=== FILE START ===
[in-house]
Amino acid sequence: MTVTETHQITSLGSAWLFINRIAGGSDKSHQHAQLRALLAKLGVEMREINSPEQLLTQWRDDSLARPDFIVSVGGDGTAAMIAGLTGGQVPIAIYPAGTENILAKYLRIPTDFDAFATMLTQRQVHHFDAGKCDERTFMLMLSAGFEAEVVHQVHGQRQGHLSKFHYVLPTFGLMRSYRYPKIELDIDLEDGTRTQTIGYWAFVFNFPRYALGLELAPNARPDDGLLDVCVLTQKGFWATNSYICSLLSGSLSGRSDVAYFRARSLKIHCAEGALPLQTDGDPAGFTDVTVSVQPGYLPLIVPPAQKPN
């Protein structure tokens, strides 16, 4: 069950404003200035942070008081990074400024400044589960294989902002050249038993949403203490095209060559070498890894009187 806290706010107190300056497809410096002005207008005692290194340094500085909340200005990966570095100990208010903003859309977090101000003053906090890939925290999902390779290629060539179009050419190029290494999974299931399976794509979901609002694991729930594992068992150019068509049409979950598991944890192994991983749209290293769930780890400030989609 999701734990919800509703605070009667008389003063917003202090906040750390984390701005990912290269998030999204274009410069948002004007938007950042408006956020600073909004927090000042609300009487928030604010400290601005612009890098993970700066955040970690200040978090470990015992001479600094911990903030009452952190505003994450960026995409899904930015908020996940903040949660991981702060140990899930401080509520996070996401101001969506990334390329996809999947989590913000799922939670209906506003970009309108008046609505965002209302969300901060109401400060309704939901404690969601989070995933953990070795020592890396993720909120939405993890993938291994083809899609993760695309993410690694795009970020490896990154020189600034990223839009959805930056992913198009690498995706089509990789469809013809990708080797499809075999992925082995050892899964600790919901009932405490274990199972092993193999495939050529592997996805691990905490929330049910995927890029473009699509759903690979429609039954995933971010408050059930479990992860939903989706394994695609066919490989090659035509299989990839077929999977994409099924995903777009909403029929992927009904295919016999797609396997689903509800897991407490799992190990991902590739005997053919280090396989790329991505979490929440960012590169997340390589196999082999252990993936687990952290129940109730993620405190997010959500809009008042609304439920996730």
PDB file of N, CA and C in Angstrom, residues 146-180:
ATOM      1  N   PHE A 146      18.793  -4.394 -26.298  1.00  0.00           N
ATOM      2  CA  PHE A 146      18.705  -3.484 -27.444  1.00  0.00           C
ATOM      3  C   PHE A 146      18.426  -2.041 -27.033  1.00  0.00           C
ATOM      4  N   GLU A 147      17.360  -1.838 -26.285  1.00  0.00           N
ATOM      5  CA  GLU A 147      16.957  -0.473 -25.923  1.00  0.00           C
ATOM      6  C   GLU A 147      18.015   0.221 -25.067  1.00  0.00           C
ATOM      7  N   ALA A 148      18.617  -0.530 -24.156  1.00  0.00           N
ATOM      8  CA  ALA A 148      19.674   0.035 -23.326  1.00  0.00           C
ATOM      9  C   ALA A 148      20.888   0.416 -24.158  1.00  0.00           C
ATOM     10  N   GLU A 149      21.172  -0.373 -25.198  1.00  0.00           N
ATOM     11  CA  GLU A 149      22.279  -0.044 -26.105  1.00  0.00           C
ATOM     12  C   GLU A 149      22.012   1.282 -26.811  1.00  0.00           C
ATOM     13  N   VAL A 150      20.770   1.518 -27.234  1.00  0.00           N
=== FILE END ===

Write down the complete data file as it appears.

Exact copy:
[in-house]
Amino acid sequence: MTVTETHQITSLGSAWLFINRIAGGSDKSHQHAQLRALLAKLGVEMREINSPEQLLTQWRDDSLARPDFIVSVGGDGTAAMIAGLTGGQVPIAIYPAGTENILAKYLRIPTDFDAFATMLTQRQVHHFDAGKCDERTFMLMLSAGFEAEVVHQVHGQRQGHLSKFHYVLPTFGLMRSYRYPKIELDIDLEDGTRTQTIGYWAFVFNFPRYALGLELAPNARPDDGLLDVCVLTQKGFWATNSYICSLLSGSLSGRSDVAYFRARSLKIHCAEGALPLQTDGDPAGFTDVTVSVQPGYLPLIVPPAQKPN
């Protein structure tokens, strides 16, 4: 069950404003200035942070008081990074400024400044589960294989902002050249038993949403203490095209060559070498890894009187 806290706010107190300056497809410096002005207008005692290194340094500085909340200005990966570095100990208010903003859309977090101000003053906090890939925290999902390779290629060539179009050419190029290494999974299931399976794509979901609002694991729930594992068992150019068509049409979950598991944890192994991983749209290293769930780890400030989609 999701734990919800509703605070009667008389003063917003202090906040750390984390701005990912290269998030999204274009410069948002004007938007950042408006956020600073909004927090000042609300009487928030604010400290601005612009890098993970700066955040970690200040978090470990015992001479600094911990903030009452952190505003994450960026995409899904930015908020996940903040949660991981702060140990899930401080509520996070996401101001969506990334390329996809999947989590913000799922939670209906506003970009309108008046609505965002209302969300901060109401400060309704939901404690969601989070995933953990070795020592890396993720909120939405993890993938291994083809899609993760695309993410690694795009970020490896990154020189600034990223839009959805930056992913198009690498995706089509990789469809013809990708080797499809075999992925082995050892899964600790919901009932405490274990199972092993193999495939050529592997996805691990905490929330049910995927890029473009699509759903690979429609039954995933971010408050059930479990992860939903989706394994695609066919490989090659035509299989990839077929999977994409099924995903777009909403029929992927009904295919016999797609396997689903509800897991407490799992190990991902590739005997053919280090396989790329991505979490929440960012590169997340390589196999082999252990993936687990952290129940109730993620405190997010959500809009008042609304439920996730």
PDB file of N, CA and C in Angstrom, residues 146-180:
ATOM      1  N   PHE A 146      18.793  -4.394 -26.298  1.00  0.00           N
ATOM      2  CA  PHE A 146      18.705  -3.484 -27.444  1.00  0.00           C
ATOM      3  C   PHE A 146      18.426  -2.041 -27.033  1.00  0.00           C
ATOM      4  N   GLU A 147      17.360  -1.838 -26.285  1.00  0.00           N
ATOM      5  CA  GLU A 147      16.957  -0.473 -25.923  1.00  0.00           C
ATOM      6  C   GLU A 147      18.015   0.221 -25.067  1.00  0.00           C
ATOM      7  N   ALA A 148      18.617  -0.530 -24.156  1.00  0.00           N
ATOM      8  CA  ALA A 148      19.674   0.035 -23.326  1.00  0.00           C
ATOM      9  C   ALA A 148      20.888   0.416 -24.158  1.00  0.00           C
ATOM     10  N   GLU A 149      21.172  -0.373 -25.198  1.00  0.00           N
ATOM     11  CA  GLU A 149      22.279  -0.044 -26.105  1.00  0.00           C
ATOM     12  C   GLU A 149      22.012   1.282 -26.811  1.00  0.00           C
ATOM     13  N   VAL A 150      20.770   1.518 -27.234  1.00  0.00           N